Thursday, April 17, 2008

Spandrels and Gods

Paul at Café Philos asks if belief in god is a spandrel.

I say yes. I think it's an example of the human tendency to find agency in the observable world: if a comet comes crashing through the roof of your settlement, you will tend to ask the same questions and make the same assumptions as if a spear comes through the roof of your settlement -- you'll wonder who threw it and why. If you lack the proclivity that forms these assumptions and questions, you won't last long in a world in which there really are people who throw spears and rocks. The tendency to find agency confers a Darwinian advantage.

We have a deeply ingrained mental habit to associate causation with a person -- or something else that's close enough, an animal with an agenda. In fact, it takes some discipline to suppress this tendency and to understand, for example, that atoms, televisions, the tides, the weather, the moon, microbes, brush fires, and Windows-based PCs do what they do without there being a "little person" causing it and willing it. The idea of wholly deterministic entities wars with our most basic intuitions about cause and effect.

The god beyond and behind the stars that caused everything -- the one who throws the comets and the lightning bolts, the one who mercifully calls off the microbes or wrathfully redirects the brush fires -- is a construction of and the ultimate example of this mental habit.

I don't even think this mental habit is unique to humans. How long would a typical predator last without a basic working understanding that other predators are on the prowl? And how well would prey do if they didn't have a tendency to pay special attention to the strivings and schemings of predators, as when a bush shakes in a peculiar way? Predators and prey have rudimentary forms of this tendency to locate agency in the world; the ones we consider intelligent, like orcas and seals, have relatively ornate spandrels, whereas the ones that have just a few effective tricks, like wolf spiders and crickets, possess less ornate spandrels. We humans decorate and embellish our spandrels to the point that they become superhuman agencies.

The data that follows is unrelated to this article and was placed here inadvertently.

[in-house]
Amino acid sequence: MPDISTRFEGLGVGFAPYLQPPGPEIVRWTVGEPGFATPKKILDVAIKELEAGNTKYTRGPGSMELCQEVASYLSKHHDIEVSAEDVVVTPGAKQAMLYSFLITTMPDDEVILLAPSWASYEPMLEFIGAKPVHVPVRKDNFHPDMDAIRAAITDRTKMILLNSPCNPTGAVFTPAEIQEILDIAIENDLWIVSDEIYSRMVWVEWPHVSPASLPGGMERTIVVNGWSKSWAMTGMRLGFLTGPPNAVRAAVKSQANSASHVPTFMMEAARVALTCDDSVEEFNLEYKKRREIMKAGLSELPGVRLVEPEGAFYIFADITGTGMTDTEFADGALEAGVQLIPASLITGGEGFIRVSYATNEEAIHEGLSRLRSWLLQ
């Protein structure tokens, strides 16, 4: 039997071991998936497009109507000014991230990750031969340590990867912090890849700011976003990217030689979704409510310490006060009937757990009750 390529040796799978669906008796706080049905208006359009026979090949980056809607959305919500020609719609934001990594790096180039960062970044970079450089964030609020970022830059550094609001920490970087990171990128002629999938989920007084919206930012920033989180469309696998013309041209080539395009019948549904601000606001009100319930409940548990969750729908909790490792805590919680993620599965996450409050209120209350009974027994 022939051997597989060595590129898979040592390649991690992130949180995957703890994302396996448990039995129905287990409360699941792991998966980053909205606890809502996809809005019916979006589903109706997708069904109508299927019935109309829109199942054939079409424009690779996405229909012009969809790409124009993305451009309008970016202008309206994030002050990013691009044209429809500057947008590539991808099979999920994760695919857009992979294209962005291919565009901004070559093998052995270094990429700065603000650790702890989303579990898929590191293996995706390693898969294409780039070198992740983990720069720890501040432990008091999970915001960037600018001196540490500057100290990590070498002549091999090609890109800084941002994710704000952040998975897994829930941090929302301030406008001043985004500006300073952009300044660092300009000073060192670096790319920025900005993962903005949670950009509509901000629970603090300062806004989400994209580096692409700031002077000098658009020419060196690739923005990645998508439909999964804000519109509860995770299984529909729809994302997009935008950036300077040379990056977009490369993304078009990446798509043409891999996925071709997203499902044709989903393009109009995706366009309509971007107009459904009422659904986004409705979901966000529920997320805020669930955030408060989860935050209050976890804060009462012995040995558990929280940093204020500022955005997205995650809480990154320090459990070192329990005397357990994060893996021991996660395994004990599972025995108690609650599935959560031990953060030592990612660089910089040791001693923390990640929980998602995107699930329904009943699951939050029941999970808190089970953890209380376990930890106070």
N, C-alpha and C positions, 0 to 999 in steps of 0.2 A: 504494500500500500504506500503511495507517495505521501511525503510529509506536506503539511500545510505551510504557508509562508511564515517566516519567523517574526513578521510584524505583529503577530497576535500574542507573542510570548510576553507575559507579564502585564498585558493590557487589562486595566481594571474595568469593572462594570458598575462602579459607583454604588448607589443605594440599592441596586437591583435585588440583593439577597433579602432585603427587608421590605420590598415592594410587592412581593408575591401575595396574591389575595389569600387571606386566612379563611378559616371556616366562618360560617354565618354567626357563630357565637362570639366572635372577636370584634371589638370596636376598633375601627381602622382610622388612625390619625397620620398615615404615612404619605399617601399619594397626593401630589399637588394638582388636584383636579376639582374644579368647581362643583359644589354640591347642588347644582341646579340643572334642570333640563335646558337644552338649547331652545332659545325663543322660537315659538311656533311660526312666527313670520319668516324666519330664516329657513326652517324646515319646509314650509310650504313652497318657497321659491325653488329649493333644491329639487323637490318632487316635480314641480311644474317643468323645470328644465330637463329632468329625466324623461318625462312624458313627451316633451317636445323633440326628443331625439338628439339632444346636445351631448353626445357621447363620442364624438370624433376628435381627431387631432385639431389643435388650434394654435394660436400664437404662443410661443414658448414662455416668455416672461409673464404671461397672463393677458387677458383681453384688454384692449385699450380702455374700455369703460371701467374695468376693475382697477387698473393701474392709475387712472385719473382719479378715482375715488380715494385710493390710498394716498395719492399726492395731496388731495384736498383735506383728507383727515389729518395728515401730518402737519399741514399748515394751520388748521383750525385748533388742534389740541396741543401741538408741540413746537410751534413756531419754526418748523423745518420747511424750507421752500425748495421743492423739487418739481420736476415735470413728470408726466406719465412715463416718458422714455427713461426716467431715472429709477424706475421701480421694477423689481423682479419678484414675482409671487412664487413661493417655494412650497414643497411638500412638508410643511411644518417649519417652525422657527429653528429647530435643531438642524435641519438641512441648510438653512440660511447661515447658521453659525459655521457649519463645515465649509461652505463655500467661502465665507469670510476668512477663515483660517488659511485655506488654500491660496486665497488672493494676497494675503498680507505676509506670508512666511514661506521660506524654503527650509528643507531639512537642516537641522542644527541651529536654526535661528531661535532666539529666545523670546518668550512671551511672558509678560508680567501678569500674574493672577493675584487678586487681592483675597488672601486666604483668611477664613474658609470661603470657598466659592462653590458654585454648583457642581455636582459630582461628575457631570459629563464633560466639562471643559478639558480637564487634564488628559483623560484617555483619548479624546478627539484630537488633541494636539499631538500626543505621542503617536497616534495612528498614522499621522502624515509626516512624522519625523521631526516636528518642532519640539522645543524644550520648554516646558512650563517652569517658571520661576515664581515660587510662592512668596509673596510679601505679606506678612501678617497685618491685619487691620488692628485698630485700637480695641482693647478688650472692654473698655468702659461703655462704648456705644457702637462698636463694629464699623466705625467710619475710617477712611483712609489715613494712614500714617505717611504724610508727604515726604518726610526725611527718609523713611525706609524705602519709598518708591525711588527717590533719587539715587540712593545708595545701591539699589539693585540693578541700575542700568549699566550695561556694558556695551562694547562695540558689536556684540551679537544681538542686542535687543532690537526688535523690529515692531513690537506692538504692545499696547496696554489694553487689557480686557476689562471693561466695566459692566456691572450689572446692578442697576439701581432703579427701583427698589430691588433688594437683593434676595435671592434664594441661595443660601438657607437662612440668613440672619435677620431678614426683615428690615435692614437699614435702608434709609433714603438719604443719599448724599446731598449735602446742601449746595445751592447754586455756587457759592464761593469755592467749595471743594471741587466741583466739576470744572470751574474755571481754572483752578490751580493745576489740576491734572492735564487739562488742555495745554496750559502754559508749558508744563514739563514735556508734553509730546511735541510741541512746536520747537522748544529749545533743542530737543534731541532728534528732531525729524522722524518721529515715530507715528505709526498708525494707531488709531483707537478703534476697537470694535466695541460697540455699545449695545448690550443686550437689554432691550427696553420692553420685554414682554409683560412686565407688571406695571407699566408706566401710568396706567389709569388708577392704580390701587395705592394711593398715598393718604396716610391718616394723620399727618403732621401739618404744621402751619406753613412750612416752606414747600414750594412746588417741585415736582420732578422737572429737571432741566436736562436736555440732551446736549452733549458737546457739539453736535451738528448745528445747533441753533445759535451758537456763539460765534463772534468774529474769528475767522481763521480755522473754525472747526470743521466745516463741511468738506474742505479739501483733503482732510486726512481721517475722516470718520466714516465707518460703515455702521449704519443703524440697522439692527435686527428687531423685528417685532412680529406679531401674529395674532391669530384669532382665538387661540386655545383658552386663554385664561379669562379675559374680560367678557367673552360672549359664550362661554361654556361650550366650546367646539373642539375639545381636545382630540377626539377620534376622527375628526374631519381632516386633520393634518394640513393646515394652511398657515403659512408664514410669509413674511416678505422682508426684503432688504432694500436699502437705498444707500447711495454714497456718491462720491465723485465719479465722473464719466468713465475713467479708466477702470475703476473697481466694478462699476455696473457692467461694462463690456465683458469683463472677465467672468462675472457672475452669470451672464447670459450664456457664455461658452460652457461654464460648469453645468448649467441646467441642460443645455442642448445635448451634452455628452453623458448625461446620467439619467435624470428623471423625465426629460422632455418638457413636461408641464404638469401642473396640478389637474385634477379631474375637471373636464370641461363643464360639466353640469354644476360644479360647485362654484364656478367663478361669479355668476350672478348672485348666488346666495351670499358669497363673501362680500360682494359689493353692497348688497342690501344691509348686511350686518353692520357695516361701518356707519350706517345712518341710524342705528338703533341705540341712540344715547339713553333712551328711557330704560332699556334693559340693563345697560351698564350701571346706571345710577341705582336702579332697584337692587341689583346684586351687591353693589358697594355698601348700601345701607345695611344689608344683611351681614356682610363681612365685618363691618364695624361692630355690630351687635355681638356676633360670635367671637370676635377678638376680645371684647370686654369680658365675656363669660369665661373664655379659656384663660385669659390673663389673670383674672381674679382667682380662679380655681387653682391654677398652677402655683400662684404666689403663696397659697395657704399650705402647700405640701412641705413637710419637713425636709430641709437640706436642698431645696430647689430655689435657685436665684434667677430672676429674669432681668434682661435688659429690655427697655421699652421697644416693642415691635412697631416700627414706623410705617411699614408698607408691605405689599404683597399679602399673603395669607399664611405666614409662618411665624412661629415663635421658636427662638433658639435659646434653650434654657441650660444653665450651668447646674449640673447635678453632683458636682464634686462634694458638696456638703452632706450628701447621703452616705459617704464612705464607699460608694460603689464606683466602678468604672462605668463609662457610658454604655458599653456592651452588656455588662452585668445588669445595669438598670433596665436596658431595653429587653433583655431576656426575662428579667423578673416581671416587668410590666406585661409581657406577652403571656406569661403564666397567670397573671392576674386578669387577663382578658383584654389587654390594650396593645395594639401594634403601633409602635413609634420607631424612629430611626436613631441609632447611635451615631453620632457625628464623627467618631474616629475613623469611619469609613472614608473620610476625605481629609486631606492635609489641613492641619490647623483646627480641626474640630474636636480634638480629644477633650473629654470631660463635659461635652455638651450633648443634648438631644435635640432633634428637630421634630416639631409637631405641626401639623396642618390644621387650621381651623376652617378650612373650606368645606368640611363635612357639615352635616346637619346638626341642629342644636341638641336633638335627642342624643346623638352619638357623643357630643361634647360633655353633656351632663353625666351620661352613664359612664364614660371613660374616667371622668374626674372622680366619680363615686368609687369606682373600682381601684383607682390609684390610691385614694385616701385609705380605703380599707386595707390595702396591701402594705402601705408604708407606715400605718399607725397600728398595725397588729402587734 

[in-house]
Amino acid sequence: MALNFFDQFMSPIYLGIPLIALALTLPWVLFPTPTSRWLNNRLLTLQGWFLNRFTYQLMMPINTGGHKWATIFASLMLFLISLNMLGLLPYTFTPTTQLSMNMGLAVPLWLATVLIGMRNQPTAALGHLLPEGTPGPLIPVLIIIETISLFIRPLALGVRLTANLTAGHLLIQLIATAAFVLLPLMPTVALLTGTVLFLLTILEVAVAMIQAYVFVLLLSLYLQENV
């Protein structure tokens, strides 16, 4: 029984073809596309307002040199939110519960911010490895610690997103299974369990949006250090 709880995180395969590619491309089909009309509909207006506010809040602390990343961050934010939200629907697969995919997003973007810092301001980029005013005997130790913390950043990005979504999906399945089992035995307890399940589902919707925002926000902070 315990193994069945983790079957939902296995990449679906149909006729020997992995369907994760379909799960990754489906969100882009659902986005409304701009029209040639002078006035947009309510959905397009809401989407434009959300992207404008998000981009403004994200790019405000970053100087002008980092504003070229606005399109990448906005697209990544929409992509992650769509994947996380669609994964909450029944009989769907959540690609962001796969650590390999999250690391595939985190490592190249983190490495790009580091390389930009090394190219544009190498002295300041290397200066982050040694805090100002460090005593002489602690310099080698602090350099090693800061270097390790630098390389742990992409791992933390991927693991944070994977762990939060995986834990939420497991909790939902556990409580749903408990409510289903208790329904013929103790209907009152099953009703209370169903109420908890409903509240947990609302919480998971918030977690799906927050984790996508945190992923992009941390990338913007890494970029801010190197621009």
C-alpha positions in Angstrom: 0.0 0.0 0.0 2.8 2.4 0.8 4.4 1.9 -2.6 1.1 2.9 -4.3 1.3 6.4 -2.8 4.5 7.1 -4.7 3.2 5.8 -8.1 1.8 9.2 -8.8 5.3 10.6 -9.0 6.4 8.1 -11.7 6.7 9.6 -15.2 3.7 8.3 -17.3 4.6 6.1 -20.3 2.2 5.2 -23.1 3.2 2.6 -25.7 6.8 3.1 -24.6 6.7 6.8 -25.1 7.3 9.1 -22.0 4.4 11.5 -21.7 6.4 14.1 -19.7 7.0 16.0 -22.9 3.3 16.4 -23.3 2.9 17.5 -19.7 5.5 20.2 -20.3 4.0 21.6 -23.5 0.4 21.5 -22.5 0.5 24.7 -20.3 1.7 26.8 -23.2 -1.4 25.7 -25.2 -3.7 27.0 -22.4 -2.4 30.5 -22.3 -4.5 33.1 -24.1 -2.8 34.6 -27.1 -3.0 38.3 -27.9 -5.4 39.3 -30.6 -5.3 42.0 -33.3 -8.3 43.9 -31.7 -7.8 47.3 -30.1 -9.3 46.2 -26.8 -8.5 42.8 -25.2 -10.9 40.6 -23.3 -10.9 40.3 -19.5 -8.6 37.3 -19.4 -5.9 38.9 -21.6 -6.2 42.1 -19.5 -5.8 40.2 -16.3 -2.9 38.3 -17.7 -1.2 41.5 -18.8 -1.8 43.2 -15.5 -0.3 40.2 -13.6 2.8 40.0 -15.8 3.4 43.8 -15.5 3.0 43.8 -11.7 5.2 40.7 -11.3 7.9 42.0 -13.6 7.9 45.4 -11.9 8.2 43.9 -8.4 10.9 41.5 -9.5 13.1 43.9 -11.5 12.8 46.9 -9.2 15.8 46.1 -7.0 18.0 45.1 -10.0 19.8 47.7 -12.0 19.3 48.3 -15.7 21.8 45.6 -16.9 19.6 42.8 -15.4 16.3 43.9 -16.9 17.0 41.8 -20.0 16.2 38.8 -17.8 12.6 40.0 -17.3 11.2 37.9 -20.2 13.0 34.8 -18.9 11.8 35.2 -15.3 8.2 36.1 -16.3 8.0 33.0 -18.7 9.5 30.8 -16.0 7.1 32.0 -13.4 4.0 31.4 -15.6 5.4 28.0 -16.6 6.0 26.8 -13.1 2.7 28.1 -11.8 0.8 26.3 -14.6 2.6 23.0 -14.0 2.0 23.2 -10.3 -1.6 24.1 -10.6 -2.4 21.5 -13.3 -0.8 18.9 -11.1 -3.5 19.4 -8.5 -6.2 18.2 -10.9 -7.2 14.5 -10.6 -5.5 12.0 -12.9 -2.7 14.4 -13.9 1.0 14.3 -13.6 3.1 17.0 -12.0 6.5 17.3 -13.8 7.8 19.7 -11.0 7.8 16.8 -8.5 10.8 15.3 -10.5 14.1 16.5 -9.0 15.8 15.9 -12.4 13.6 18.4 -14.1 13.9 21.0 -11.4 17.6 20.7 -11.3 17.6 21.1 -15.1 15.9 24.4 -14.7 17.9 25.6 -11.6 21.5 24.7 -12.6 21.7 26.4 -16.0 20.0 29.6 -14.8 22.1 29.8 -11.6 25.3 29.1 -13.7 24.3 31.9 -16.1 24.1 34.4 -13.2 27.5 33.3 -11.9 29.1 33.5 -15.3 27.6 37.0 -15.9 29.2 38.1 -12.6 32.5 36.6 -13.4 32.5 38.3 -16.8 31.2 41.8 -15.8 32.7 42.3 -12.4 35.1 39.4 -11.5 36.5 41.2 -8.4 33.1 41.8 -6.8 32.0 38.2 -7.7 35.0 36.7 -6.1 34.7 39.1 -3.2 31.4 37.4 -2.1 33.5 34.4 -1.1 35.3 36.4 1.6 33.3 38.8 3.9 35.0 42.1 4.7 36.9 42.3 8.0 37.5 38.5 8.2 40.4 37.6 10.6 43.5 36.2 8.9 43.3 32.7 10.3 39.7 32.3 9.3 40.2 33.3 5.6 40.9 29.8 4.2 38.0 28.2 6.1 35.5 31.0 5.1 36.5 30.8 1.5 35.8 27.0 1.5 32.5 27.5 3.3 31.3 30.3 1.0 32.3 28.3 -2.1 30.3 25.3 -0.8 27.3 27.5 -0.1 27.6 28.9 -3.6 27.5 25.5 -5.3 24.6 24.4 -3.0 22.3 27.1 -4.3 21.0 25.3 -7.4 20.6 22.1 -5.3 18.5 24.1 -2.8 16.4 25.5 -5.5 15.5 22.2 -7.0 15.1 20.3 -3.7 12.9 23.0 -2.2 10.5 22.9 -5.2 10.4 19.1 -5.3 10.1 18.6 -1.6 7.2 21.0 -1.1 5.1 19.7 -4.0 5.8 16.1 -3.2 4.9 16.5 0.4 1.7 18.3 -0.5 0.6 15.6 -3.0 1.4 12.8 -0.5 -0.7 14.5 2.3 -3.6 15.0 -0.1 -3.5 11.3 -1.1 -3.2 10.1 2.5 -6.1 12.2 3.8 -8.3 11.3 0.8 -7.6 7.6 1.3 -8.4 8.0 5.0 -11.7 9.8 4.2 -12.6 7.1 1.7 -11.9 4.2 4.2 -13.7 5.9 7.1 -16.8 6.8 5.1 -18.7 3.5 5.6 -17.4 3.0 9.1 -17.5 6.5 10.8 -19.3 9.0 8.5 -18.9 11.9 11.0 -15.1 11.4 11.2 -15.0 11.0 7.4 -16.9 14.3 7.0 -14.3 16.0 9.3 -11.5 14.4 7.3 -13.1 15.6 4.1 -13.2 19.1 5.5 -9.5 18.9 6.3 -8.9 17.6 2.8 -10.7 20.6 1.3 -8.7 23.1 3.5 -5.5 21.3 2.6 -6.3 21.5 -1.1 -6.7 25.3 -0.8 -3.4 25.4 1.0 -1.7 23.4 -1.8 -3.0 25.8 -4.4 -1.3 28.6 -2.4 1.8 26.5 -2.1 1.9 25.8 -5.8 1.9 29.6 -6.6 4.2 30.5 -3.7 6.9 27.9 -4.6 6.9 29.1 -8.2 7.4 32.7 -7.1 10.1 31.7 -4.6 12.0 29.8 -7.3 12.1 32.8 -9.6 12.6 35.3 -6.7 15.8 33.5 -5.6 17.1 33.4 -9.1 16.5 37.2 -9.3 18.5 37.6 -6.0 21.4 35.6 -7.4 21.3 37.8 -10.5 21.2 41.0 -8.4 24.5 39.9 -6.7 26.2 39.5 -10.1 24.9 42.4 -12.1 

This is not to say that the tendency to locate agency is the only naturalistic explanation for belief in gods, but I think it's a significant one. This explanation does not, incidentally, imply that gods don't exist. They may actually exist and our belief in them may still be spandrels.


Domestically Challenged said...

Perfectly stated, Dale!

Mike said...

I think that as we get older we become more aware of our actions and the consequences they have towards others. Growing is a continuous process. We like to rationalize our actions because it gives us comfort that we made the right decision. This can be both good and bad. We need to make decisions based on logic and not emotion. As much as possible.